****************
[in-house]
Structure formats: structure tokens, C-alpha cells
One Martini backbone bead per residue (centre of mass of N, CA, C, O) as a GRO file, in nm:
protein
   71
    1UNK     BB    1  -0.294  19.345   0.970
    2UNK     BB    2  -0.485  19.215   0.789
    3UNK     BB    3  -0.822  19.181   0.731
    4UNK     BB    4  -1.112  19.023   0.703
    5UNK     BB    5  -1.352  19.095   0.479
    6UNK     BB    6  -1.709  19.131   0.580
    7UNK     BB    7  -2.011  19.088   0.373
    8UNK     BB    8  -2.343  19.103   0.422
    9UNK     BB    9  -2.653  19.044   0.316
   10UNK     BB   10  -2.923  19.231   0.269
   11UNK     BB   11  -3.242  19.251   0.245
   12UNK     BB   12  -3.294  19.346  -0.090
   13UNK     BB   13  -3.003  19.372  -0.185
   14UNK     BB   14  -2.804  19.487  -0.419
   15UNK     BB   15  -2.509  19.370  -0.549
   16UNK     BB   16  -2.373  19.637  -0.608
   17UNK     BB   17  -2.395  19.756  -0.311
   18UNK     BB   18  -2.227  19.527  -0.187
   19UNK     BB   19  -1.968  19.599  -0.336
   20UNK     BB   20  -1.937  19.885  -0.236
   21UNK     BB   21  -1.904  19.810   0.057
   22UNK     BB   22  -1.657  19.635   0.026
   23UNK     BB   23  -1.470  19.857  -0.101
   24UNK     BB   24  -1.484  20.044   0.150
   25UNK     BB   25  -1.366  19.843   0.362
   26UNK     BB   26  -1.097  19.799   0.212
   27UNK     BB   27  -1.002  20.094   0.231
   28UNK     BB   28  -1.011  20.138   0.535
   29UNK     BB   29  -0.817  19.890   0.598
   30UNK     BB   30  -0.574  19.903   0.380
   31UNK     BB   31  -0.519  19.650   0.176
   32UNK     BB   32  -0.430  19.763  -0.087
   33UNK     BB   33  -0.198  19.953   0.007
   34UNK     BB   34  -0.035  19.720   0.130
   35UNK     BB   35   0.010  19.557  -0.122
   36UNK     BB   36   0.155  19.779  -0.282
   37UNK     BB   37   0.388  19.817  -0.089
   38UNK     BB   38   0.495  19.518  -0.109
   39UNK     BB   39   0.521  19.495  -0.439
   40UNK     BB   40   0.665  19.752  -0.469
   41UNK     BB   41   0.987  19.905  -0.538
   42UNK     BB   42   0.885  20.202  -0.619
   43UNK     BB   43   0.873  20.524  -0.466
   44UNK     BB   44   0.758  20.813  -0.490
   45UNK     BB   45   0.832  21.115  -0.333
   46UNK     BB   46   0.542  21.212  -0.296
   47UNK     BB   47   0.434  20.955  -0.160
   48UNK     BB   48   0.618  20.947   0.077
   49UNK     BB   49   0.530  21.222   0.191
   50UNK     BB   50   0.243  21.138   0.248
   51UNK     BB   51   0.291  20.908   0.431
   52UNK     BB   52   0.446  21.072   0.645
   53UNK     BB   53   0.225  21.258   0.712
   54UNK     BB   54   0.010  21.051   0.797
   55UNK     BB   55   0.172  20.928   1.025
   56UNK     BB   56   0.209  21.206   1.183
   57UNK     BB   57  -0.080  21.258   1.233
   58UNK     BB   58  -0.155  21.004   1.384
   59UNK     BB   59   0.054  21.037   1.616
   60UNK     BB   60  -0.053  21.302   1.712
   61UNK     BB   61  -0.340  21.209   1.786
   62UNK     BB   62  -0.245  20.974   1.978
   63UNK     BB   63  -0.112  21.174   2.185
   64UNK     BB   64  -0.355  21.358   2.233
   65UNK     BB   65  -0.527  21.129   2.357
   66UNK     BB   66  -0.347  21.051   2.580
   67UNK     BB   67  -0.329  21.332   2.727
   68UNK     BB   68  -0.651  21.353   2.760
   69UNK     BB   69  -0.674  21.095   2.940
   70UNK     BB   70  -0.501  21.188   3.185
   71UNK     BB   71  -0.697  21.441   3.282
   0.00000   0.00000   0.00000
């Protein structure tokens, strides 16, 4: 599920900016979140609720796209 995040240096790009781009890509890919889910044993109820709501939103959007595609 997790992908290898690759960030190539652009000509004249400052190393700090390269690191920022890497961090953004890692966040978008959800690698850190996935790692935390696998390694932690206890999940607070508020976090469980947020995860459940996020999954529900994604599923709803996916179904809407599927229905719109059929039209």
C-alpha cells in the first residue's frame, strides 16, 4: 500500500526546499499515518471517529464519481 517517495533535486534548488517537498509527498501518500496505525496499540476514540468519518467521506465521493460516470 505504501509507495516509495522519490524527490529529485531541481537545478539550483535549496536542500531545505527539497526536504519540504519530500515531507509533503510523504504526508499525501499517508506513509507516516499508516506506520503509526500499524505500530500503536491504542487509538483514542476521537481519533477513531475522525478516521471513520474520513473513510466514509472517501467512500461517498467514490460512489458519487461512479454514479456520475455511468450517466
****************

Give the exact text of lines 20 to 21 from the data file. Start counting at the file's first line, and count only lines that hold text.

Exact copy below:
   15UNK     BB   15  -2.509  19.370  -0.549
   16UNK     BB   16  -2.373  19.637  -0.608